6 of the Biggest Animal Sanctuaries You Should Visit
January 5, 2017
You do not have to see animals only in zoos. Many of these places keep them in inhumane conditions. Therefore, if you are an animal lover and you enjoy looking at other living things yet do not like to see then caged, trapped and miserable, then maybe the animal sanctuaries are more of an option for you. These places offer shelter to animals and take good care of them. Many animals that have been mistreated end up here and lead happy lives being well cared for. This is a heartwarming and enriching experience you will surely enjoy.
Lone Pine Koala Sanctuary, Australia
The Lone Pine Koala Sanctuary is situated in Brisbane, Australia. It was opened in 1927 and it is now home to 130 koalas. What can you do here? You can cuddle, hold and feed the koalas, which is pretty awesome. Other animals you can see at the Lone Pine Koala Sanctuary are the dingo, the golden brush-tail possum, the wombat, the echidna, the platypus, the kangaroo and the Tasmanian devil among many species of birds and lizards. The place offers a full experience. It goes without saying that this is a great learning opportunity and we do not only mean for the kids.
Donkey Sanctuary, Devon, UK
This is a pretty remarkable place where people can come and see the donkeys, contribute to the cause, hold events as the sanctuary also operates as a wedding venue, and even take part in therapy sessions assisted by the gentle creatures. All efforts to keep the center up and running have been made. You can make a donation, volunteer, visit, hold an event here or simply help them raise awareness about the need to take action and protect these animals. The center has been operational for 40 years and it is a great success.
Chengdu Moonbear Rescue Center, China
The people at the Chengdu Moon Bear Rescue Center in China have their work cut out for them with over 120 on site residents they need to look after. Many of these bears are sick and in need of treatment, which means having to raise considerable funds for the “bear” necessities. And since we are talking about animals you cannot really walk up to and pet, the sanctuary is not really open to public visits. However, on account of a high number of requests, organized guided tours are held especially for the sanctuary supporters. This makes it safe, educational and it shows the people who donate just how much is done with their money.
Sepilok Orangutan Sanctuary, Borneo
The Sepilok Orangutan Sanctuary was founded in 1964 and it set out to care for orphaned baby orangutans. It is located at the edge of the Kabili Sepilok Forest Reserve in Borneo. These animals were being kept as pets, they were being hunted or were left without homes on account of intense logging. The sanctuary is spread across 10,610 acres and it is a place where the young animals are trained to take their place back in the wild. It is open for visitation and it is very well organized with tourist facilities and a visiting program that allows tourists to attend baby orangutan feeding time.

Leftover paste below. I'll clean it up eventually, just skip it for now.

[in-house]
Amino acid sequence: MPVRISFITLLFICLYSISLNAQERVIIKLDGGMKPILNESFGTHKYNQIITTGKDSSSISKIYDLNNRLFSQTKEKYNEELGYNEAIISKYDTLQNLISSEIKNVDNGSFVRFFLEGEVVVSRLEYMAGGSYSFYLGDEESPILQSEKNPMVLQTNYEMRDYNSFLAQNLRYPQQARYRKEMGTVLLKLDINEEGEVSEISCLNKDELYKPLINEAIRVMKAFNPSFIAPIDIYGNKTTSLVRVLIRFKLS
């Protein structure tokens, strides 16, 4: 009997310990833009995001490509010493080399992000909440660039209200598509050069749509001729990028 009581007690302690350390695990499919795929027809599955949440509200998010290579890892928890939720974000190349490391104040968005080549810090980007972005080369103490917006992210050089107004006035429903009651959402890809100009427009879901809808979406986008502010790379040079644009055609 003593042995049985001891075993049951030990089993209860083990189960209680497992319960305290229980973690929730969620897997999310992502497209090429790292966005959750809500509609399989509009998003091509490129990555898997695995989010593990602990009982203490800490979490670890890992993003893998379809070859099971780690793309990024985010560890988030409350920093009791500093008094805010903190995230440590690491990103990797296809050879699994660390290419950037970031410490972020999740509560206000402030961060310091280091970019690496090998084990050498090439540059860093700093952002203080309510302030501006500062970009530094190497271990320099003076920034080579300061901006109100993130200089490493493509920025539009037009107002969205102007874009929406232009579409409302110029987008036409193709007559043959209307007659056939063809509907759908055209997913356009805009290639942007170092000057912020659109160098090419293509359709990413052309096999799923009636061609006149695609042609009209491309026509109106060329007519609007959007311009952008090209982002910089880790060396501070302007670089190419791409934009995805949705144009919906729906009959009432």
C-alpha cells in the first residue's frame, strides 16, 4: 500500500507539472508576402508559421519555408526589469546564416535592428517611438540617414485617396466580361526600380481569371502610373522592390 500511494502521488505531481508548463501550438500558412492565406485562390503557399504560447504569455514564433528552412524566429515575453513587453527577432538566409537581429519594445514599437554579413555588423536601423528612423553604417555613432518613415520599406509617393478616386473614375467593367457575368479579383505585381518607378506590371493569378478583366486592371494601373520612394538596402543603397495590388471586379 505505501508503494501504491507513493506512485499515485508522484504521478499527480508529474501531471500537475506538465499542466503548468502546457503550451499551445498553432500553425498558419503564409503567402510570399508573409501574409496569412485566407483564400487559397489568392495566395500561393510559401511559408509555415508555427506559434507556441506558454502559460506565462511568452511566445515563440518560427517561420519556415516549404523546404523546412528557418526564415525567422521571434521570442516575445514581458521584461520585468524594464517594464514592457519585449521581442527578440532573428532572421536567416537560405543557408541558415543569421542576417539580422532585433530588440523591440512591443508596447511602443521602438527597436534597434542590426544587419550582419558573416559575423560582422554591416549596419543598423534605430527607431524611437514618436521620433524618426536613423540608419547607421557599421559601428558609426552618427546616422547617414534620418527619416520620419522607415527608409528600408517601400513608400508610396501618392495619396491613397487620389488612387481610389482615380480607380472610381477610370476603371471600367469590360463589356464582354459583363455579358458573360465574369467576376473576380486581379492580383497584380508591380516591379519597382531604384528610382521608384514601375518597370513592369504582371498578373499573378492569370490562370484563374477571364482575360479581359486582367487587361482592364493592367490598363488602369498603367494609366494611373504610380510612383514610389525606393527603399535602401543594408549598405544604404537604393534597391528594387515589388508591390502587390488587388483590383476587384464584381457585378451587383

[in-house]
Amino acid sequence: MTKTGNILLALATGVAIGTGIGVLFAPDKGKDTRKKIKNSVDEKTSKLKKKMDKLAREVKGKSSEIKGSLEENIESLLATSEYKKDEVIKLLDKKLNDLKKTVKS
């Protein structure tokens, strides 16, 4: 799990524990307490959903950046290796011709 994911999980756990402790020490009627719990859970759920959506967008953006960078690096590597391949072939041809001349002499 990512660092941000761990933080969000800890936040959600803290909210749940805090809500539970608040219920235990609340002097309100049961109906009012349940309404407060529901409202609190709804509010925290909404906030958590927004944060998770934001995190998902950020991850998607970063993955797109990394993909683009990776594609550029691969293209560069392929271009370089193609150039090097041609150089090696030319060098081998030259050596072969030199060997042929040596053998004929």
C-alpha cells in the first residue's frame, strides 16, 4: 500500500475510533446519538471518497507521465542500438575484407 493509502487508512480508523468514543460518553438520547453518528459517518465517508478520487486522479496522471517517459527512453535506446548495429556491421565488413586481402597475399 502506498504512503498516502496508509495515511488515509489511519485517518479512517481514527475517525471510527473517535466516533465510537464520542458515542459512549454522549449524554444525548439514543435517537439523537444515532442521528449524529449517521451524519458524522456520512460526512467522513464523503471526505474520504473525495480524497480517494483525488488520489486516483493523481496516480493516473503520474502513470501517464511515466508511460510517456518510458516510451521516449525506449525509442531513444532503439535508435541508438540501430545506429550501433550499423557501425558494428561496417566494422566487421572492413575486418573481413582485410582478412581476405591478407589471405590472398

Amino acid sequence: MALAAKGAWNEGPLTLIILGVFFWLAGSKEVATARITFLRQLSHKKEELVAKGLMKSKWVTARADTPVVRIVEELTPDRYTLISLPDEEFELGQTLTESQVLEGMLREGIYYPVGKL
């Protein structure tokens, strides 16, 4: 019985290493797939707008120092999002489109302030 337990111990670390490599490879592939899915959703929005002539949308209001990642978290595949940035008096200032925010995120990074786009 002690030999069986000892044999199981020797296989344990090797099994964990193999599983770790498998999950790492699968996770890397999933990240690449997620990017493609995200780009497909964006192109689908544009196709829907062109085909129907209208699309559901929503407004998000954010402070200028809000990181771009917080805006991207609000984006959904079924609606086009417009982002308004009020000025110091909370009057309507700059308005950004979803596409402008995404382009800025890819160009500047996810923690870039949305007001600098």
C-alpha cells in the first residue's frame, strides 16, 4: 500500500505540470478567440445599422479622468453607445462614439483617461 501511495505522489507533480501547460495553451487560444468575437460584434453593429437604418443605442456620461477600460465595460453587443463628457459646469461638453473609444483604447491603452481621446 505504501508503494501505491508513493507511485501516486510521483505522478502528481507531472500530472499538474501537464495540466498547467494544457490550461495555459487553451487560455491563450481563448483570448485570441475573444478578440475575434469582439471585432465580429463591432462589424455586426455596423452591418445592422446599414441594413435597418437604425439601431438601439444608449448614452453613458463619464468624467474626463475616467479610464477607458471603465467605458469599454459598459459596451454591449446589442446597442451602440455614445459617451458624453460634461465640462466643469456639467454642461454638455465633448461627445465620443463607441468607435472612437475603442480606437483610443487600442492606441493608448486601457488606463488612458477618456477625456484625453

Noah’s Ark, Georgia, USA
Noah’s Ark is a non-profit organization that operates as an Educational Sanctuary for exotic and farm animals. There are over 1,500 animals in the rehabilitation project, animals that benefit from food, medical care, and a full rehabilitation process to allow them to be adopted. The place offers three different types of tours for visitors. You can take the self-guided tour on your own, which is free. There is also the guided WOW Tour that costs $75. But for those who wish to be as involved as possible, there is the $500 Keeper of the Day Tour, a full day in which the generous visitor will be given the full insights of life on the ark and how things are done. Normally, all the money goes to the operation of the Sanctuary where medical bills alone sum up to $33,000 a month.
The Vervet Monkey Foundation, South Africa
The Vervet Monkey Foundation is home to over 500 primates that were injured, orphaned, abused, abandoned by former owners or used as laboratory animals. The sanctuary is based in Tzaneen, in the Limpopo Province of South Africa. If you are interested in a visit, know that you can do much more like volunteer and help out the people working very hard to rehabilitate these animals.
Has it even occurred to you to go to a zoo looking for a fun day with animals and to end up being depressed and displeased with the conditions in which the animals were kept? Then why not switch to going to sanctuaries and not risk ruining your mood over the holidays. There are a lot of such places all over the world and they even offer a high degree of interaction with the gentler species. So make sure you keep our list in mind next time you leave home for the holidays and drop by some of these places. And if you are traveling with kids, this might just be the highlight of their vacation.
Here are 6 of the biggest animal sanctuaries in the world. You should consider visiting these places next time you are traveling and you want a chance to interact with the local animals.